“And dad, I might add that she’s the finest wife any man could hope to have!”
A young professor (Jimmy Stewart) falls for and marries a nightclub singer (Ginger Rogers), then must get up the nerve to tell his strict father (Charles Coburn) and nervous mother (Beulah Bondi).
- Beulah Bondi Films
- Charles Coburn Films
- Cross-Class Romance
- George Stevens Films
- Ginger Rogers Films
- Jack Carson Films
- Jimmy Stewart Films
- Romantic Comedy
- Star-Crossed Lovers
Two years after eliciting a nuanced performance from Ginger Rogers in Swing Time (1936), George Stevens directed her once again in this frothy romantic comedy about a mismatched couple who fall in love at first sight, marry immediately, and (only in Hollywood) struggle through a series of misunderstandings before finally being able to “legitimate” their relationship. Several scenes are genuinely amusing: I get a kick out of Rogers’ all-out catfight with Stewart’s presumed-fiancee (Frances Mercer), for instance, and Stewart and Rogers’ visual tussle with “Walter” the pull-down bed is fun. But many of the broader plot devices — including Rogers posing “incognito” as one of Stewart’s biology students, and Coburn’s fear that Stewart’s marriage to a nightclub singer will irreparably damage the reputation of their college — simply strain credulity, and ultimately fall flat. Fortunately, the genuine chemistry between Rogers and Stewart (former lovers in real life) bolsters the film; they make a sweet, if unconventional, screen couple. Film fanatics take note: RKO-regular Franklin Pangborn plays an amusing but too-small role as a fastidious hotel clerk determined to keep Stewart away from his new wife.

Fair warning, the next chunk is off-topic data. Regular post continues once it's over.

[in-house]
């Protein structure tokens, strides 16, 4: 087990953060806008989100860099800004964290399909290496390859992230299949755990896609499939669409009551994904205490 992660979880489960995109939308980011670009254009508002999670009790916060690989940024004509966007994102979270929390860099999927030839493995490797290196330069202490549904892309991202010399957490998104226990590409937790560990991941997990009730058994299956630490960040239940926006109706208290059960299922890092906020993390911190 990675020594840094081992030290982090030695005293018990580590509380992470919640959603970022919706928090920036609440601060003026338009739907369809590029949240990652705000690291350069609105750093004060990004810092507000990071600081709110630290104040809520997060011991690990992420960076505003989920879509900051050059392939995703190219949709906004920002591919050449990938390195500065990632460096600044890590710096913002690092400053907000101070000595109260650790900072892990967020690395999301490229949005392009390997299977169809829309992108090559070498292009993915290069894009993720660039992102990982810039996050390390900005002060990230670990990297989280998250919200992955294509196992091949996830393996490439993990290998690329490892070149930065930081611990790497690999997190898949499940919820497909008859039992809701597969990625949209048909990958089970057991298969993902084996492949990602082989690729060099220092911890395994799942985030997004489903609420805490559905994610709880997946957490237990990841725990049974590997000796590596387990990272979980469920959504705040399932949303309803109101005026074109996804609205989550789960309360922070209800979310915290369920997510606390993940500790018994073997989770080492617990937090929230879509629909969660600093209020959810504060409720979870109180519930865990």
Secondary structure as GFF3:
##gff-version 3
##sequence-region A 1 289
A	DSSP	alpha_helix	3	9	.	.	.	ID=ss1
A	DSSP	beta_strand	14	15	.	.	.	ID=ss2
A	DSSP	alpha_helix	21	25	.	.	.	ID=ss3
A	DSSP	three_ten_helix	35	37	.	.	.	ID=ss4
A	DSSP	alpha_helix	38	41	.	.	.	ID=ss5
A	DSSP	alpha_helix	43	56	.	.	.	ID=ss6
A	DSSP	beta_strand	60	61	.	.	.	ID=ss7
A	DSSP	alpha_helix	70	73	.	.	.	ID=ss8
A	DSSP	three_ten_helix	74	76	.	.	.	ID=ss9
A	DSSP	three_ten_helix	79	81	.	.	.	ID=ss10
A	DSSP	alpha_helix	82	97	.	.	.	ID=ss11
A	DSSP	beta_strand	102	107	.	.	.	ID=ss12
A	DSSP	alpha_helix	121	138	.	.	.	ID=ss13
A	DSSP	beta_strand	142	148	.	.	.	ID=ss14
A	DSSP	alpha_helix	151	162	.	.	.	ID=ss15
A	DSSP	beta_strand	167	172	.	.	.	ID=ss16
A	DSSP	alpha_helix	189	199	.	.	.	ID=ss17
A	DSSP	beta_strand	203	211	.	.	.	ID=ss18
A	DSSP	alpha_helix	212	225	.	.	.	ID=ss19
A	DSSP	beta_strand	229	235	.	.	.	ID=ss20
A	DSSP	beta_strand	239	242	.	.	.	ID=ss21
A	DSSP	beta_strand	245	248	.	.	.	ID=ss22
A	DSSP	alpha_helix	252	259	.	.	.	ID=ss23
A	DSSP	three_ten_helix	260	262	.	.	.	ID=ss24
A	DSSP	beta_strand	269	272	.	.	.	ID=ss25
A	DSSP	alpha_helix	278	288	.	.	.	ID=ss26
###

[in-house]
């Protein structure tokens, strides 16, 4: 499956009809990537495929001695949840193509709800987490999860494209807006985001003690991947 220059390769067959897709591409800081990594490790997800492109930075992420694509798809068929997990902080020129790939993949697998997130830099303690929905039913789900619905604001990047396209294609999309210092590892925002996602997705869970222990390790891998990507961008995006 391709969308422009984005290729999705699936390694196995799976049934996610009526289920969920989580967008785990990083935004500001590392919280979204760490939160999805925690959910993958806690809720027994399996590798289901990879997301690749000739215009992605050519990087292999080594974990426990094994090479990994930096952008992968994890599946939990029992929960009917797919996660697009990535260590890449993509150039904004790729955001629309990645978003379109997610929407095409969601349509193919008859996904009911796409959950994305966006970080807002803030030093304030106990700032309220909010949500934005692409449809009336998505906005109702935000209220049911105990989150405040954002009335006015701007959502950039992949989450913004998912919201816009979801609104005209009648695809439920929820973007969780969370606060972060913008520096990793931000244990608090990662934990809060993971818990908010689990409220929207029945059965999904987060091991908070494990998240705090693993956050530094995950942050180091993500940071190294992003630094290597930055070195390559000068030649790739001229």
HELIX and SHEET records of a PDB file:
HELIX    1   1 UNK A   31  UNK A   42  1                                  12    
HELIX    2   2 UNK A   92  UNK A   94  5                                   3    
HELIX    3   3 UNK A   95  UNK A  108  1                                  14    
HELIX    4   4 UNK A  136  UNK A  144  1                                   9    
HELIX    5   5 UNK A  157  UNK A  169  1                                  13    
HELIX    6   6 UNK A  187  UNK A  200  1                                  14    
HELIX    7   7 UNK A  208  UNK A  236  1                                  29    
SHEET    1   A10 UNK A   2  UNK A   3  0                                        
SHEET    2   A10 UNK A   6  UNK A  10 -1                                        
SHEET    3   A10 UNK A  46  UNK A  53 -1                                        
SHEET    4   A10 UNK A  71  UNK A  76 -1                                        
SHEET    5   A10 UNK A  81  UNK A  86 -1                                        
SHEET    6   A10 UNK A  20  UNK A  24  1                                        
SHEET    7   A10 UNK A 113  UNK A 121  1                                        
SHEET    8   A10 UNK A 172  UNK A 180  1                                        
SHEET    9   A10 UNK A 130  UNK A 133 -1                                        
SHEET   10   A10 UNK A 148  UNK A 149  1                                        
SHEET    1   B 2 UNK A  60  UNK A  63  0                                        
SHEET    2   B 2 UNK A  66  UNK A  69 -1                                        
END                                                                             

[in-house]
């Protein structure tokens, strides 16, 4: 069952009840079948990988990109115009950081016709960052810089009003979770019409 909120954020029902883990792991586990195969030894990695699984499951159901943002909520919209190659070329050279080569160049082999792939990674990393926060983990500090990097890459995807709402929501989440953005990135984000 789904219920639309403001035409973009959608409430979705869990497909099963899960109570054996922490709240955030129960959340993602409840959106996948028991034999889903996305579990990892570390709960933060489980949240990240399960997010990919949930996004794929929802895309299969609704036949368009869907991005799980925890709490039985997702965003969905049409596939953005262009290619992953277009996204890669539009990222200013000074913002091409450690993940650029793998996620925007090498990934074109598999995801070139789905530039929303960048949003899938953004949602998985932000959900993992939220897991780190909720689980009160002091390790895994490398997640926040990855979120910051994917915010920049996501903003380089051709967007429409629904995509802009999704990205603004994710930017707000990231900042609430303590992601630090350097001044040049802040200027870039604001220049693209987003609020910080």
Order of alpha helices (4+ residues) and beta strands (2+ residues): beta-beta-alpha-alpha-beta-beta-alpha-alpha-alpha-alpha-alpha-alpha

Redeeming Qualities and Moments:
- Genuine chemistry between Rogers and Stewart
- Franklin Pangborn in a bit role as a hotel clerk
- Robert DeGrasse’s luminous b&w cinematography
- Several amusing sequences — such as Rogers’ catfight with Frances Mercer (hidden here)
No, but it’s certainly recommended for one-time viewing.